Under Act 46, the school governance consolidation law, towns that do not voluntarily merge governance structures do not have access to tax incentives that are built into the legislation, including retention of a school’s small schools grant and access to hold harmless protections.
“Speaking for the Act 46 committee,” said King, “we were really looking for a way to preserve our school -- in our town and in all of our towns. The state is putting us at risk by threatening to take away our small schools grants (and hold harmless protections). This is the way we can move forward and keep our school intact. It’s up to you to vote for this, but this is what we think is the best way forward. And to vote yes would be to vote in favor of that.”
Act 46 asks towns to merge governance structures for schools with the same operating structure. In Readsboro, the proposed merger would mean a shared school board, school district budget, and base school tax rate for Readsboro, Stamford, and Halifax, which all operate K-8 schools and have high school choice.
“The only thing that would change the school tax rate is the common level of appraisal in each town,” said Steve Sanborn, who consulted with the towns on forming their articles of agreement for the proposed merger and who led Monday’s meeting. “Think of these three communities as a single community, with one budget and from that budget, one school tax rate. That rate is only influenced in each community by the CLA.”
Readsboro resident Nick Zammuto said he has concerns about what the legislation could mean in the future for school choice. “It seems like a pathway to potentially changing school choice,” said Zammuto.
Sanborn said Act 46 does not threaten school choice for grades a town does not operate a school for. “They cannot change you and assign you to another town and take away school choice,” said Sanborn. “You will not lose high school choice in this process.”
However, Sanborn explained, if the merger goes through and the new unified school board decides to close one of the schools, students would have to continue to go to school within the new unified district. In other words, if Readsboro closed its school, its students would have to go to Halifax or Stamford until grade eight.
Zammuto said that when Act 46 first emerged, he did cost, enrollment, and tax projections for the three towns. “The thing that really sticks with me from all of those calculations is that the new board could say, ‘We have 200 kids in the three schools when we could have 200 kids in two schools and save a huge amount of money,’” said Zammuto. “That financial pressure to close a school is going to be there all the time. I really want to get a sense of what the situation would be like, if the board wanted to close the school, or the town wants to close the school, for financial reasons.”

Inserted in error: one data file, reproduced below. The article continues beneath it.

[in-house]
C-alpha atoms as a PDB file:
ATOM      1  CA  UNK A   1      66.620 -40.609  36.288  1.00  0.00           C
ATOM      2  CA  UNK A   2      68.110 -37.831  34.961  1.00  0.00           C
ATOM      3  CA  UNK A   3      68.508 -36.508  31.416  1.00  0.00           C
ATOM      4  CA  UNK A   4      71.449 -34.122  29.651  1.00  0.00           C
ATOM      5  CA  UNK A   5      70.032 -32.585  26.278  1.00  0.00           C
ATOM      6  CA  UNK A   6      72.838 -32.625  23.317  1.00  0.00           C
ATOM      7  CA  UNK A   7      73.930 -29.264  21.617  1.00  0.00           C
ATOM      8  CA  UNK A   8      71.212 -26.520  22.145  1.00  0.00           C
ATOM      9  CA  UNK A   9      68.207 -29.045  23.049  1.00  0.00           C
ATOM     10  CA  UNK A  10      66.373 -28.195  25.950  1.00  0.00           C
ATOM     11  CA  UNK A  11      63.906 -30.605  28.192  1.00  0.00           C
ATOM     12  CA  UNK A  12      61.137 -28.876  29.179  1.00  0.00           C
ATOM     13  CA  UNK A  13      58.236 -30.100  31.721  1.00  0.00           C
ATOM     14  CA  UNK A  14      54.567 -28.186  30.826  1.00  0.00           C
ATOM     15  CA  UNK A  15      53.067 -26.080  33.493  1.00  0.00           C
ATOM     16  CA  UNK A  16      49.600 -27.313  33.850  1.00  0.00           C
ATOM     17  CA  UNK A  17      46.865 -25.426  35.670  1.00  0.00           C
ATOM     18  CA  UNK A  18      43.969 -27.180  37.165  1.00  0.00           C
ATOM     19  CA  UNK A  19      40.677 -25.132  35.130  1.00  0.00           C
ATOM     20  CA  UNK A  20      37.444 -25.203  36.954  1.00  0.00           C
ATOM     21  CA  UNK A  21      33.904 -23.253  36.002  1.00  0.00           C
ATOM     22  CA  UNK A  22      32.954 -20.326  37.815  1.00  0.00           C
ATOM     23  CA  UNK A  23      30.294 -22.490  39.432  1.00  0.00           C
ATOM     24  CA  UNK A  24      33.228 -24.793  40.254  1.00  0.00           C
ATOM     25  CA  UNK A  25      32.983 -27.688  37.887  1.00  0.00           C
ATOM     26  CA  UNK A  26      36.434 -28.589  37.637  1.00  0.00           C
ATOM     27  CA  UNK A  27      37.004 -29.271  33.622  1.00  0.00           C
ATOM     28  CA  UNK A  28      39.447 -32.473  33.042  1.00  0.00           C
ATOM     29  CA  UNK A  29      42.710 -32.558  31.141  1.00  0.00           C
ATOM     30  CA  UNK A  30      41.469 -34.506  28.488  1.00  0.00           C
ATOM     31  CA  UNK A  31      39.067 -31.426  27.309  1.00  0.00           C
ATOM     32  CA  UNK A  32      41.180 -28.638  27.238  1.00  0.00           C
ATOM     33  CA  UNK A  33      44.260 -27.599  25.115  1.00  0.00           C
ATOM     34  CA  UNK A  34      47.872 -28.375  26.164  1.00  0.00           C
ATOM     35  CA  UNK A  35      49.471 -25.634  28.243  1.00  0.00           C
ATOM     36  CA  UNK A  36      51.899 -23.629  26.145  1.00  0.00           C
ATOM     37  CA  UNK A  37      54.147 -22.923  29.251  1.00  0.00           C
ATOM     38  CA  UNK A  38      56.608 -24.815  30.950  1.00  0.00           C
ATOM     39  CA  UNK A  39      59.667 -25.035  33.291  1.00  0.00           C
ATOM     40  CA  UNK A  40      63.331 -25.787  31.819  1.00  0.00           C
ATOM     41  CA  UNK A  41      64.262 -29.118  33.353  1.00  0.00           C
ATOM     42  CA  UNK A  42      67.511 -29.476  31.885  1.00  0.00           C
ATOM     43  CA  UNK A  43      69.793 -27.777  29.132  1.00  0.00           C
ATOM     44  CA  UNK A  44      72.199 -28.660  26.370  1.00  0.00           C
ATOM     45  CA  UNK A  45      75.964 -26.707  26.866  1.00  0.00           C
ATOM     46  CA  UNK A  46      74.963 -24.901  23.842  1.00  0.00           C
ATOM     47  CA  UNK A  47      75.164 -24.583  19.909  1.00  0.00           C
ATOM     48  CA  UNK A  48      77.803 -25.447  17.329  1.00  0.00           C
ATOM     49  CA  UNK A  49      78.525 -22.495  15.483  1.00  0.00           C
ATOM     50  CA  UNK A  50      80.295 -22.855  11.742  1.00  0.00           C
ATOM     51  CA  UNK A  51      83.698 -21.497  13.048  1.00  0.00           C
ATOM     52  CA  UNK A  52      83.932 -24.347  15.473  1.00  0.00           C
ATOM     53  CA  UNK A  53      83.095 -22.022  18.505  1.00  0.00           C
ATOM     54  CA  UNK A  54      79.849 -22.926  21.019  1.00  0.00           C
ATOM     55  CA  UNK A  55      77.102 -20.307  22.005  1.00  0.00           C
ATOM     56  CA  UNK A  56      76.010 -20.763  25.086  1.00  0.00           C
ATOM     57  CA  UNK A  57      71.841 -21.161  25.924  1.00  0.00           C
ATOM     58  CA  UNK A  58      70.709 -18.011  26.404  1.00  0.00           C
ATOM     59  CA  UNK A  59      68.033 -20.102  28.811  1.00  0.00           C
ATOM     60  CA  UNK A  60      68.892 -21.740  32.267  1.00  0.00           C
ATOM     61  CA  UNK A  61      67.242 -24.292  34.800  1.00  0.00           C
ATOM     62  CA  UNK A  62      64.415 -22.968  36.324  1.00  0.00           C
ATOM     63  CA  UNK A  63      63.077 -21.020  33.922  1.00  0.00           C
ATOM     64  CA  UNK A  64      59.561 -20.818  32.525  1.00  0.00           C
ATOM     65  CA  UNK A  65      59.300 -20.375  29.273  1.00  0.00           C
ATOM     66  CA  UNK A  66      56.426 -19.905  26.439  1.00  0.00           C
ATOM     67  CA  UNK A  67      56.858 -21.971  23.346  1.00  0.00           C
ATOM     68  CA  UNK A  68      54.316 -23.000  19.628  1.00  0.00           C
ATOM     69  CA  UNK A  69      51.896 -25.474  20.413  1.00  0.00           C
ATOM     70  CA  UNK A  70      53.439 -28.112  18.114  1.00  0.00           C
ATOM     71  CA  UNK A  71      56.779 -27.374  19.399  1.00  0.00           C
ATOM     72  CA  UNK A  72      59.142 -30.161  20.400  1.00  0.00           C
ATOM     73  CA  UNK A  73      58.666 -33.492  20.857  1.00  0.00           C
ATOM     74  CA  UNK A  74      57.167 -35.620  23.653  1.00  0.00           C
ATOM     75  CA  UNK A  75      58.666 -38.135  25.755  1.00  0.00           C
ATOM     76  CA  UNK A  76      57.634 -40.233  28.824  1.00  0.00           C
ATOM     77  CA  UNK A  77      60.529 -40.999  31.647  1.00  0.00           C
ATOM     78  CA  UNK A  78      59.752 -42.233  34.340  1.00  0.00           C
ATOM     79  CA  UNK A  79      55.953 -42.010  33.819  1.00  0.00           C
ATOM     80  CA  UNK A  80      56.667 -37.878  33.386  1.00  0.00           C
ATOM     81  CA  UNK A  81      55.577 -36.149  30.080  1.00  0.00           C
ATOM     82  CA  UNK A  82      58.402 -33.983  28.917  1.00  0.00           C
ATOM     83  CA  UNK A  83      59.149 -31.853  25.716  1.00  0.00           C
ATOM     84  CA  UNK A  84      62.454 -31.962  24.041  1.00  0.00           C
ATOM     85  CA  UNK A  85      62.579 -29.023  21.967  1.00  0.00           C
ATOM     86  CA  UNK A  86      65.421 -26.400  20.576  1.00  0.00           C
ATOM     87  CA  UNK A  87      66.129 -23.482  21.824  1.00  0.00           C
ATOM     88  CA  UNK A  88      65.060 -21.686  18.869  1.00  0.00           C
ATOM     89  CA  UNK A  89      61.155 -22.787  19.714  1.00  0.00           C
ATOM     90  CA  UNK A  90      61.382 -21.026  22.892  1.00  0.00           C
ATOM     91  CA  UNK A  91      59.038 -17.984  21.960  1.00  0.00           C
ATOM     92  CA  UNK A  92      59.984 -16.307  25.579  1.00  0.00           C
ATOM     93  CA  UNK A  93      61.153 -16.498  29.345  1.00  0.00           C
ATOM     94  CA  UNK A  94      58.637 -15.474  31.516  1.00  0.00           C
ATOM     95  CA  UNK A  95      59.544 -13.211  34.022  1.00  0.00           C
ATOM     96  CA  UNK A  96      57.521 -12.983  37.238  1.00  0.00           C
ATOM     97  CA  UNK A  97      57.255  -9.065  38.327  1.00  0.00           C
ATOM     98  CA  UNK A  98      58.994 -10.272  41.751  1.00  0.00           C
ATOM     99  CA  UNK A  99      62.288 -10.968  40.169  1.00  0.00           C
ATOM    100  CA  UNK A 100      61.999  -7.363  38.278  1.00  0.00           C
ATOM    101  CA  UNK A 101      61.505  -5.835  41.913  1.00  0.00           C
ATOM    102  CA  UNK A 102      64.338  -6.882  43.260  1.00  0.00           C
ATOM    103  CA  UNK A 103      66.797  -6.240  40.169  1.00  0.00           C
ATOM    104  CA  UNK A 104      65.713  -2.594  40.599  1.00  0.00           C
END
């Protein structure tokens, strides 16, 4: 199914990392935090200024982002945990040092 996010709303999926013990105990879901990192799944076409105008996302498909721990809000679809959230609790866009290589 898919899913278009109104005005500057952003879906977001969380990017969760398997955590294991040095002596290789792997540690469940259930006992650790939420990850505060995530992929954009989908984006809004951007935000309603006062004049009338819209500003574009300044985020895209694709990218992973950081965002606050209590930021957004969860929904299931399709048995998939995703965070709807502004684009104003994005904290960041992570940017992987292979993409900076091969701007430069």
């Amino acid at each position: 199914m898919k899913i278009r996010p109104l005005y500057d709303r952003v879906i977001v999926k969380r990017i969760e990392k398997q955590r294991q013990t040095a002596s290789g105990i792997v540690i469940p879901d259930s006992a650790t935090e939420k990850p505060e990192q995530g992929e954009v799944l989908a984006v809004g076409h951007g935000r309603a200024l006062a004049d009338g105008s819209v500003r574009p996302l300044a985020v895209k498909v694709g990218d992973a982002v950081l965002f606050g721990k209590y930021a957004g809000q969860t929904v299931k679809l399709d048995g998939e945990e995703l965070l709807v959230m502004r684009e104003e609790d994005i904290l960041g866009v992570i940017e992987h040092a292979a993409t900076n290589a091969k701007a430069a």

Sanborn said a “safety valve” for that scenario was worked into the articles of agreement, in the form of a stipulation that the school in a town cannot be closed without a positive vote from the voters of the town the school is located in.
Readsboro resident Larry Hopkins said he worried that the language of the articles of agreement may be breeding false hope about the opportunities the merger could create. “With all due respect, there’re a lot of buzzwords in here that are never going to happen,” said Hopkins. “Band, chorus. They’re never going to see any of that. This makes it sound a lot better than it’s going to be.”
“I think there is a possibility that if we combine districts, we could do some of that,” said King. “Over the months that I’ve worked on this, I’ve found that there could be a real advantage to combining boards and getting ideas from the other schools. We could share ideas and resources, and that’s one thing that I think the state is looking for.”
Sanborn said in terms of shared resources, schools within the Windham Southwest Supervisory Union, which Readsboro, Stamford, and Halifax are, already share a lot, including centralized transportation, union agreements, centralized special education, a centralized curriculum, centralized assessments, centralized professional development for staff, shared technology systems, a single accounting operation, and centralized food service management.
Stamford resident Helen Fields said the notion of the unified school board changing the school’s food service is of concern. “If you have a local person who is making nutritious food and the new board decides a state program would be more cost efficient, that’s a problem,” said Fields.
“I think everybody fears a little bit what this new school board will do,” said Sanborn. “But what I’ve found in other districts I’ve worked with is that the new school board is just the old school boards working together. I’ve worked for the last 47 years with school boards, and they look out for the best interests of the kids. I’ve never worked with a school board who didn’t want what’s best for kids. A little faith has to be put in that.”
Readsboro voters will have another opportunity to discuss the matter at a public informational meeting on Tuesday, May 23, at 7 pm, at Readsboro Elementary.
On the same night, Tuesday, May 23, informational meetings will be held at Halifax Elementary, Twin Valley Elementary, and Stamford Elementary. Halifax’s meeting will begin at 6:30 pm; Twin Valley’s and Stamford’s will begin at 7 pm. There will be an additional meeting at Twin Valley Middle High School on Thursday, May 25, at 7 pm.
Voting will happen in each town on May 31, from 10 am to 7 pm.